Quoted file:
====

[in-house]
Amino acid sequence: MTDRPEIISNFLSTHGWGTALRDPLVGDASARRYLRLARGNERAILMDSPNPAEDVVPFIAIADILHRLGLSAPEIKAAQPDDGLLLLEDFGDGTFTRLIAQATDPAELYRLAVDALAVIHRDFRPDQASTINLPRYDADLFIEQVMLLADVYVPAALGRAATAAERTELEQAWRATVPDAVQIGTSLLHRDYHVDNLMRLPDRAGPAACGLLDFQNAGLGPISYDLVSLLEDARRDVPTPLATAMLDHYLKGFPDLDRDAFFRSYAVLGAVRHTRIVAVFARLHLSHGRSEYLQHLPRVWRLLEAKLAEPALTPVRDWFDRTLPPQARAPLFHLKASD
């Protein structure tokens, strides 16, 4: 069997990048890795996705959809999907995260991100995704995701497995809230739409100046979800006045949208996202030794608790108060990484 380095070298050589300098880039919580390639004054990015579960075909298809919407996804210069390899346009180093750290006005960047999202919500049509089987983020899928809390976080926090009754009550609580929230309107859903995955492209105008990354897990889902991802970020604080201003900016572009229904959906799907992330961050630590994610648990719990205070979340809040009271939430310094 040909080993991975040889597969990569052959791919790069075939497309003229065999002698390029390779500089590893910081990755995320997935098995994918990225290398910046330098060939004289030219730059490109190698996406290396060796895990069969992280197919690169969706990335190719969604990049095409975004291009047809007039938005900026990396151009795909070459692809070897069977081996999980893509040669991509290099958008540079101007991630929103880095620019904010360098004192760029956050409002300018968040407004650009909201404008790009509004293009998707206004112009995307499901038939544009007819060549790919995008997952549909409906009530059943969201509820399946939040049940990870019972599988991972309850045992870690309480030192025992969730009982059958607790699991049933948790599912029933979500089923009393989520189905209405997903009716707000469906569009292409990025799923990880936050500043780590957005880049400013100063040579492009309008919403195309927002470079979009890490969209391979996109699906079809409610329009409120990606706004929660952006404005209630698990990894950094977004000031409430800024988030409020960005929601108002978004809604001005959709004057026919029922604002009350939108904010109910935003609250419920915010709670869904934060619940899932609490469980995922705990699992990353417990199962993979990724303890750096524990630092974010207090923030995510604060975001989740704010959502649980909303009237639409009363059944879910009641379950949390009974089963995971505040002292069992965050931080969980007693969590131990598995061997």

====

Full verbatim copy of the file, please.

[in-house]
Amino acid sequence: MTDRPEIISNFLSTHGWGTALRDPLVGDASARRYLRLARGNERAILMDSPNPAEDVVPFIAIADILHRLGLSAPEIKAAQPDDGLLLLEDFGDGTFTRLIAQATDPAELYRLAVDALAVIHRDFRPDQASTINLPRYDADLFIEQVMLLADVYVPAALGRAATAAERTELEQAWRATVPDAVQIGTSLLHRDYHVDNLMRLPDRAGPAACGLLDFQNAGLGPISYDLVSLLEDARRDVPTPLATAMLDHYLKGFPDLDRDAFFRSYAVLGAVRHTRIVAVFARLHLSHGRSEYLQHLPRVWRLLEAKLAEPALTPVRDWFDRTLPPQARAPLFHLKASD
């Protein structure tokens, strides 16, 4: 069997990048890795996705959809999907995260991100995704995701497995809230739409100046979800006045949208996202030794608790108060990484 380095070298050589300098880039919580390639004054990015579960075909298809919407996804210069390899346009180093750290006005960047999202919500049509089987983020899928809390976080926090009754009550609580929230309107859903995955492209105008990354897990889902991802970020604080201003900016572009229904959906799907992330961050630590994610648990719990205070979340809040009271939430310094 040909080993991975040889597969990569052959791919790069075939497309003229065999002698390029390779500089590893910081990755995320997935098995994918990225290398910046330098060939004289030219730059490109190698996406290396060796895990069969992280197919690169969706990335190719969604990049095409975004291009047809007039938005900026990396151009795909070459692809070897069977081996999980893509040669991509290099958008540079101007991630929103880095620019904010360098004192760029956050409002300018968040407004650009909201404008790009509004293009998707206004112009995307499901038939544009007819060549790919995008997952549909409906009530059943969201509820399946939040049940990870019972599988991972309850045992870690309480030192025992969730009982059958607790699991049933948790599912029933979500089923009393989520189905209405997903009716707000469906569009292409990025799923990880936050500043780590957005880049400013100063040579492009309008919403195309927002470079979009890490969209391979996109699906079809409610329009409120990606706004929660952006404005209630698990990894950094977004000031409430800024988030409020960005929601108002978004809604001005959709004057026919029922604002009350939108904010109910935003609250419920915010709670869904934060619940899932609490469980995922705990699992990353417990199962993979990724303890750096524990630092974010207090923030995510604060975001989740704010959502649980909303009237639409009363059944879910009641379950949390009974089963995971505040002292069992965050931080969980007693969590131990598995061997």